From left, USask information technology librarian Shannon Lucky, Dr. Joe Rubin (DVM, PhD) of WCVM, and USask associate librarian Carolyn Doi.
From left, USask information technology librarian Shannon Lucky, Dr. Joe Rubin (DVM, PhD) of WCVM, and USask associate librarian Carolyn Doi. (Photo: Jeanette Neufeld)

USask academics channel ‘content creators’ to enhance student learning

Microbiologist, librarians and — YouTubers?

Those aren’t words that often go together, but during the COVID-19 pandemic two University of Saskatchewan (USask) faculty members found a way to make the most of a worldwide pivot toward online learning.

Dr. Joe Rubin (DVM, PhD), an associate professor at the Western College of Veterinary Medicine (WCVM), was on a sabbatical leave when the pandemic began in 2020. As most North Americans began “social distancing” and Zoom became a household name, he shifted his focus toward teaching a completely online classroom. 

“Vet school is difficult enough when you’re in the classroom and things are going really well. But knowing students would be in front of their computers for six hours a day of class and the rest of the day for study time, I knew it was going to be really, really difficult,” said Rubin.

Adding to the challenge are the high expectations that students have for quality online content. They’re used to seeing a constant stream of well-produced and entertaining videos — thanks to increasingly accessible camera technology and the proliferation of TikTok, Instagram and YouTube videos.

“I think there are a lot of lessons we can learn from the content creators who are interacting with our students’ generation. There’s a reason that they get millions and millions of views,” said Rubin.

Over the first few months of the pandemic, Rubin began rebuilding his veterinary bacteriology and mycology course for an online audience.

Meanwhile, USask associate librarian Carolyn Doi was preparing to teach her upcoming music research methods course fully online for the College of Arts and Science’s Department of Music.

Both academics were going through a similar process of creating videos — and both approached their work with the goals of captivating their audiences and creating content that could live beyond the confines of one course.

“If you’re putting in all that extra time, you might as well share as widely as possible,” said Doi, who created her own YouTube channel before the pandemic. Her channel now includes the videos she prepared for her course, showcasing various techniques for music research.

Doi and Rubin had sought help from Shannon Lucky, a mutual friend who is an information technology librarian at USask. Lucky realized that despite the differences in their disciplines, both were approaching their new teaching challenges in very similar ways.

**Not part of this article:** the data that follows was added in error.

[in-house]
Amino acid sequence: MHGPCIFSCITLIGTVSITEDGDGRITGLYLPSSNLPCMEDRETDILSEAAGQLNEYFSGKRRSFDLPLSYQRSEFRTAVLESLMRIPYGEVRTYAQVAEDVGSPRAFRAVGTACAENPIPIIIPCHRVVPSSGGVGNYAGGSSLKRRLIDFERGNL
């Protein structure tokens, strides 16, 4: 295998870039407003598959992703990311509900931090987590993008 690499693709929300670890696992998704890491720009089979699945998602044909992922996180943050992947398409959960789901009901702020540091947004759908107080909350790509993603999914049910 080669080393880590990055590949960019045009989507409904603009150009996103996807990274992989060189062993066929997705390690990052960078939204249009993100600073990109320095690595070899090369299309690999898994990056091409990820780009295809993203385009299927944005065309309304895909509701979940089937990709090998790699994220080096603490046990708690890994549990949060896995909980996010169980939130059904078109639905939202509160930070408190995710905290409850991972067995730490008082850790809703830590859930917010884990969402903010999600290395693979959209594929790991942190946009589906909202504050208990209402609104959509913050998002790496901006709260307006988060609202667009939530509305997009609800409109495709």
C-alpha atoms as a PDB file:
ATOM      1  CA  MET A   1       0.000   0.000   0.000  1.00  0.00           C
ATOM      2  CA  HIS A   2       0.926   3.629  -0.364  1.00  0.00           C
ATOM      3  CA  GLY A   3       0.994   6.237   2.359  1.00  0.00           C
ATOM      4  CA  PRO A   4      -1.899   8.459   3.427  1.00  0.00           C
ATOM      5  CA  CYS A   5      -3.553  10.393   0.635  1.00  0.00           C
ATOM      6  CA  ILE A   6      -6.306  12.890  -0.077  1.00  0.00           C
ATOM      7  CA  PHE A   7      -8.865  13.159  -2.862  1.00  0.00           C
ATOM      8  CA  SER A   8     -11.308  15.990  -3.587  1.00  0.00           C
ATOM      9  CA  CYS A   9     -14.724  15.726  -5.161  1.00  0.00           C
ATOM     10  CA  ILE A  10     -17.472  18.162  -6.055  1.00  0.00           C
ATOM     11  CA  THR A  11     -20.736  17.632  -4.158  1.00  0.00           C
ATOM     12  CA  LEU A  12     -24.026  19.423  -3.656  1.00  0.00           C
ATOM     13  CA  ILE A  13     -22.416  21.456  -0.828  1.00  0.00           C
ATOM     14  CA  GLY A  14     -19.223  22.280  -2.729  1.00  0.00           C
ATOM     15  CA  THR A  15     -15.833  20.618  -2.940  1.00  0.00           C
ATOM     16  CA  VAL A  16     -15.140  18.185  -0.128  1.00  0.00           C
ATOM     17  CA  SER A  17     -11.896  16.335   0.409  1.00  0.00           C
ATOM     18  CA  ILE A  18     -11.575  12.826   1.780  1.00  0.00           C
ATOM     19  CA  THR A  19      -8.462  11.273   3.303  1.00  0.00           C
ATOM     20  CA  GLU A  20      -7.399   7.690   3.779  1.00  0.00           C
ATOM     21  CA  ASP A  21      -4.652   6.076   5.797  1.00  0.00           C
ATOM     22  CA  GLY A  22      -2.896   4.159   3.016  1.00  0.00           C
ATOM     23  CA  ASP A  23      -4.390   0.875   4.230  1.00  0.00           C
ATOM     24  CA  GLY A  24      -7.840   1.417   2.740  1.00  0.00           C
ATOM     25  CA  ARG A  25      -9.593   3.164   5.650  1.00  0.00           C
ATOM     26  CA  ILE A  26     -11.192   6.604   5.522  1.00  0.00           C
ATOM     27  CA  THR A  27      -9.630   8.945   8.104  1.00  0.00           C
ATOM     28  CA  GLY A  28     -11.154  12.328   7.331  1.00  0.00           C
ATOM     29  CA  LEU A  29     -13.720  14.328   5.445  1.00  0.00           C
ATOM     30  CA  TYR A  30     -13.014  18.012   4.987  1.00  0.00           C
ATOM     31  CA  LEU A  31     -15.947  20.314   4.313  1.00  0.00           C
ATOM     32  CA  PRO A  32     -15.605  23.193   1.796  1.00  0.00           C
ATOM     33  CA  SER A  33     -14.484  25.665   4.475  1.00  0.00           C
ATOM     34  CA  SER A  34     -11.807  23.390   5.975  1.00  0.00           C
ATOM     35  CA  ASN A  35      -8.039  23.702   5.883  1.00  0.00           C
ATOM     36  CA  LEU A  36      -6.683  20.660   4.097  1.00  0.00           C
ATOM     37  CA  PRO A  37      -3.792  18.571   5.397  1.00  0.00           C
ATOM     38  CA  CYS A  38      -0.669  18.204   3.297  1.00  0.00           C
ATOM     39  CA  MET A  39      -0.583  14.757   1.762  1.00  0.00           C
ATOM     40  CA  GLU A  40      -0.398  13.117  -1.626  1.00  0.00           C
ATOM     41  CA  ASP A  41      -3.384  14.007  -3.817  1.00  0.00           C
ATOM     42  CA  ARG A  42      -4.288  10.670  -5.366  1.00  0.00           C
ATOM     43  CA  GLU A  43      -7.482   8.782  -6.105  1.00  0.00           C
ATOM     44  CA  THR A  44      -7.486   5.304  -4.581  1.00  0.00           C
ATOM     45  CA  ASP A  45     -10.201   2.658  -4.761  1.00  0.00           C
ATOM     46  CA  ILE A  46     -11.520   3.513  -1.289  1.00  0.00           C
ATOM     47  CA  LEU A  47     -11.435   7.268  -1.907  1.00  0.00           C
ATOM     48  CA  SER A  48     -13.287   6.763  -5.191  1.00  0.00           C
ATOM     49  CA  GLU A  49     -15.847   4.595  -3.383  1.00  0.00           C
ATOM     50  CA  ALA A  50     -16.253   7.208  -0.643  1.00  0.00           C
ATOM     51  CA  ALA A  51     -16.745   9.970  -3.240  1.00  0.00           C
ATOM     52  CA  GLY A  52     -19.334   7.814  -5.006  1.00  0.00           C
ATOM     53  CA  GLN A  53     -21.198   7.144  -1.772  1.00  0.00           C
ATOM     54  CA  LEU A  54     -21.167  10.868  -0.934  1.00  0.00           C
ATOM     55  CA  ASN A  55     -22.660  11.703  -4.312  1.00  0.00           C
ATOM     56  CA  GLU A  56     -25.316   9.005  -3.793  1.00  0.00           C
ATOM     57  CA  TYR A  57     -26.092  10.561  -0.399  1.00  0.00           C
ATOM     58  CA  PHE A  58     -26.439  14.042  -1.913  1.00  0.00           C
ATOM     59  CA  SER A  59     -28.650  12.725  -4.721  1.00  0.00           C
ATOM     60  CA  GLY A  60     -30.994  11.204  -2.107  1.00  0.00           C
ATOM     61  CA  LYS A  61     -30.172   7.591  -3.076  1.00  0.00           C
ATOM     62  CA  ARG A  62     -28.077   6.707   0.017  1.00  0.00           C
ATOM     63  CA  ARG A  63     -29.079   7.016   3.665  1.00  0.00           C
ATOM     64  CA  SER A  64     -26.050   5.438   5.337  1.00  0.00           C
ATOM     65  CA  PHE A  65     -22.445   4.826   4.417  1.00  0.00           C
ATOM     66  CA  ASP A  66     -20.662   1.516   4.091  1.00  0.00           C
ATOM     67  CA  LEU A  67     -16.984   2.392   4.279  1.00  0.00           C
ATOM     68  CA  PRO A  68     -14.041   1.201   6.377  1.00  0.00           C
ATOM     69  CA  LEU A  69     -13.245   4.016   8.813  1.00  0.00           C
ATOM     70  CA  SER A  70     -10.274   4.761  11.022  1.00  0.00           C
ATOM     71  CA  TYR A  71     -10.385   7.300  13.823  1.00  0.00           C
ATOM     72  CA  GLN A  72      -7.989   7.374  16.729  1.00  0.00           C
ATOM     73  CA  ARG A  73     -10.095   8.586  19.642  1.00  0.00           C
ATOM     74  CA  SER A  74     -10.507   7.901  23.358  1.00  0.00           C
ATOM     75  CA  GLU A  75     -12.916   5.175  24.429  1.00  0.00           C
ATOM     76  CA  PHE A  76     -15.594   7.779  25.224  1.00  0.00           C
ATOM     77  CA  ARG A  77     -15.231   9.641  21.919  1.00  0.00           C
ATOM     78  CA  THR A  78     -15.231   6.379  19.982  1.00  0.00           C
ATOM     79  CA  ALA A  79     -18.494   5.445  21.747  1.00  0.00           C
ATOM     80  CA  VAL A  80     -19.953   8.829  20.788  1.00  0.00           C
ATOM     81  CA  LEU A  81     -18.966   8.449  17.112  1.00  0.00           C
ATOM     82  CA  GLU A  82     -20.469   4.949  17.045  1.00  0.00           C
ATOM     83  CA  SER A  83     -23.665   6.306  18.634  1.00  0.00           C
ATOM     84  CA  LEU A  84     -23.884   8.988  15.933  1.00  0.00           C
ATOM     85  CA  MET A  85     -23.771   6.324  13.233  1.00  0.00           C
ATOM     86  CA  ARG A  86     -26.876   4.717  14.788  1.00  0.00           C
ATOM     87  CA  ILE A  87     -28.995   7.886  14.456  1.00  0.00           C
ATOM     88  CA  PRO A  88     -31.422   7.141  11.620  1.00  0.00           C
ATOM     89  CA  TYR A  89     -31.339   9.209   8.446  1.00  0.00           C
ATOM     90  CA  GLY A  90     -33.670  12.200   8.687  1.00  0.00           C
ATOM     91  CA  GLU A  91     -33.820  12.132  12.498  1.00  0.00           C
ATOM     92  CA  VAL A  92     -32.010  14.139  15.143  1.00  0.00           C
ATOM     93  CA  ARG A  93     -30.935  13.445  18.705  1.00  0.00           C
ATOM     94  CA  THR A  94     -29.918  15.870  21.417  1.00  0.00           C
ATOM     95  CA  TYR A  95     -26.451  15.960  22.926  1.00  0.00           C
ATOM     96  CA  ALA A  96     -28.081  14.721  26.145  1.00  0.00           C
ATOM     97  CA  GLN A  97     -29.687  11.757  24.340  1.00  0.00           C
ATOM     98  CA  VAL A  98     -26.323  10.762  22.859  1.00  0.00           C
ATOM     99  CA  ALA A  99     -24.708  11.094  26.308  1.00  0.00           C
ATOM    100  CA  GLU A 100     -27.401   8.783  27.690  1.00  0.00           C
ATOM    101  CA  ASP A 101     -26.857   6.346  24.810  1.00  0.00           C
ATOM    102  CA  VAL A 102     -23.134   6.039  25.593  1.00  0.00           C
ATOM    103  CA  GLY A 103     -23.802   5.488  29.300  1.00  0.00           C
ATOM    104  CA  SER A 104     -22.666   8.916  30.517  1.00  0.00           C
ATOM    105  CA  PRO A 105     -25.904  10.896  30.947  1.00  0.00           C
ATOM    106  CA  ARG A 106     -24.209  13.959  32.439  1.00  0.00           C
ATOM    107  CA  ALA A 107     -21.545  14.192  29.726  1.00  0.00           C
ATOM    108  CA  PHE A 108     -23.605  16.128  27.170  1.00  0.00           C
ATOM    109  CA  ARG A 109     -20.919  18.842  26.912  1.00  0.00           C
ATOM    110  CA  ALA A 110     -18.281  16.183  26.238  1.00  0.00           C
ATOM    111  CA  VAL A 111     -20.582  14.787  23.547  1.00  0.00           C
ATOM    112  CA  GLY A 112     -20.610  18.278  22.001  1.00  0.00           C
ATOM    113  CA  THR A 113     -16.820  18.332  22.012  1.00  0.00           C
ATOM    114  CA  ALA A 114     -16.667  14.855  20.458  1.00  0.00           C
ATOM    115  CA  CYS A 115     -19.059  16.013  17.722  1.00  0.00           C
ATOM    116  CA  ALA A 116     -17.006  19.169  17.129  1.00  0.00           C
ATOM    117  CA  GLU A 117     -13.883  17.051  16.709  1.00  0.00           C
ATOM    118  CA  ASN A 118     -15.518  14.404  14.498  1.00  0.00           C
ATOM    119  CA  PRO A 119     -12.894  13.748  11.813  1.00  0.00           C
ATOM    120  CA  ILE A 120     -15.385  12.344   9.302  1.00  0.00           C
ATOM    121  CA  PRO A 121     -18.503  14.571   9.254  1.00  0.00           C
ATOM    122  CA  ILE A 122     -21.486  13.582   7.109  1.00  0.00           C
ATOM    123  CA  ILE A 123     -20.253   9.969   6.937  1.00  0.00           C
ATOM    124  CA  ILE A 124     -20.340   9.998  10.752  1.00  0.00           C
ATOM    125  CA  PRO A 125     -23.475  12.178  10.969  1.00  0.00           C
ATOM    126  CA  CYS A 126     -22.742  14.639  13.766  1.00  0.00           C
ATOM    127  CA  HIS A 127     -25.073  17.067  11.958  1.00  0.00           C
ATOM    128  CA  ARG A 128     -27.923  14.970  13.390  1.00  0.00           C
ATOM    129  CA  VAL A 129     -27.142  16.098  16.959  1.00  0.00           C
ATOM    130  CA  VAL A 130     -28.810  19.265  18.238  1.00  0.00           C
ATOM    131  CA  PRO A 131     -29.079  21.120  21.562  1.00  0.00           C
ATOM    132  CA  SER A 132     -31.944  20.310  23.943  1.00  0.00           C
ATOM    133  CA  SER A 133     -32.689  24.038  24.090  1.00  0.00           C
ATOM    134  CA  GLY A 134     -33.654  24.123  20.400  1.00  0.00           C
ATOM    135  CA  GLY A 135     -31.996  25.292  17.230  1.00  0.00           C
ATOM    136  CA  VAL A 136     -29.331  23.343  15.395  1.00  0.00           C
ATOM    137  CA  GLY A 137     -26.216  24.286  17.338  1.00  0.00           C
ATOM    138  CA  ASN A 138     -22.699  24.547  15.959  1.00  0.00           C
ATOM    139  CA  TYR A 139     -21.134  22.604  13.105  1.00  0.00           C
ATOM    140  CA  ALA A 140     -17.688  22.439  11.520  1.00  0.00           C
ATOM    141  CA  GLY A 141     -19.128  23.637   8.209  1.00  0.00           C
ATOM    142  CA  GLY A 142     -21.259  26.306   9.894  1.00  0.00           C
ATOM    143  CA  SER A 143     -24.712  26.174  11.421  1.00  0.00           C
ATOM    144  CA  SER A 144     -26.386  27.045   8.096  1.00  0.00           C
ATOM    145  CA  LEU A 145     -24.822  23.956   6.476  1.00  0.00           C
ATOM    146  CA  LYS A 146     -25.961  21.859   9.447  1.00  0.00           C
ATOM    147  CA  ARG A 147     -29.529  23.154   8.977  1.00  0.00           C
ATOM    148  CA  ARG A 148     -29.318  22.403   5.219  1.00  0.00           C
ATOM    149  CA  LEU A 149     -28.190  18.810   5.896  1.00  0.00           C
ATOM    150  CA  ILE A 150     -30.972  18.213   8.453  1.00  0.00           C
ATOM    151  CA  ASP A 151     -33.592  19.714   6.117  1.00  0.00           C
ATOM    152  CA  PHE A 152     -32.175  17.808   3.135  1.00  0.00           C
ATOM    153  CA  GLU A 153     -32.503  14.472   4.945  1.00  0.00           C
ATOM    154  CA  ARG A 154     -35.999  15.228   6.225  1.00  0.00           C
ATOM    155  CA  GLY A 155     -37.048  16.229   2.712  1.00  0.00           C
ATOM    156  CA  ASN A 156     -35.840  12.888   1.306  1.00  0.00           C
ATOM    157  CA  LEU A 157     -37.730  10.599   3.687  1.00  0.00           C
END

In August 2020, Rubin, Doi and Lucky began meeting as a group to support each other in creating learning materials and to discuss ways of ensuring that their work could provide value to their respective academic communities as open educational resources (OER).

“There’s no reason to duplicate these efforts. Why lock it up in Canvas [USask’s learning management system] when I can make it widely available to anyone?” said Rubin.

“Other than very basic microbiological techniques, it can be really difficult to access resources for people in developing countries. This can serve as essentially a how-to guide for undergraduate or graduate students anywhere in the world.”

His YouTube channel, The Rubin Lab, has racked up more than 20,000 views. Interest spikes around exam seasons or when another instructor includes the videos in a course.

In addition to his videography, Rubin curates an open-access collection of microbiology slides and other images on Flickr. These images receive thousands of views and have become a valuable resource for Rubin’s scientific community.

Doi followed a similar path, spending hours on video creation and editing. She also created podcasts and written materials. Both spent a lot of time creating their videos and wanted to increase the lifespan of their work.

“I think because we live in this busy culture and we’re always short on time with our own work and teaching, it’s easy to look past sharing things openly as an option,” said Doi. “It just seems like one more step, but I think that if we think about the broader community of learners and teachers out there, it’s a way of contributing to that community that can go in directions you may not even anticipate. That can be really rewarding and useful.”

No matter what the discipline, “compiling and creating OER can produce learning materials that are better suited to instructors’ courses and are as good as, or better than, mass market textbooks,” said Rubin.

They also saw a gap in the literature around how to create these resources, so they teamed up with Lucky to author a paper that documents their experiences.

“Often creating OER is something that instructors would like to do, but it’s kind of a ‘nice to do,’ not a ‘have to do.’ We’re in this context with COVID where we had to move all of these things online and other instructors had to start generating all of this digital teaching material, and we thought it would be interesting to see this as an opportunity rather than a burden,” said Lucky.

Published in an open access journal — part of their goal to ensure their work provides value to the greatest number of people possible — the paper serves as a case study of their online classroom experiences and a how-to manual for other academics who see opportunity in following a creative digital strategy.

“Veterinary medicine and microbiology and music librarianship are maybe as different subject areas as you can get, but the approach that we wrote about can really work for people teaching in any subject area,” said Lucky.

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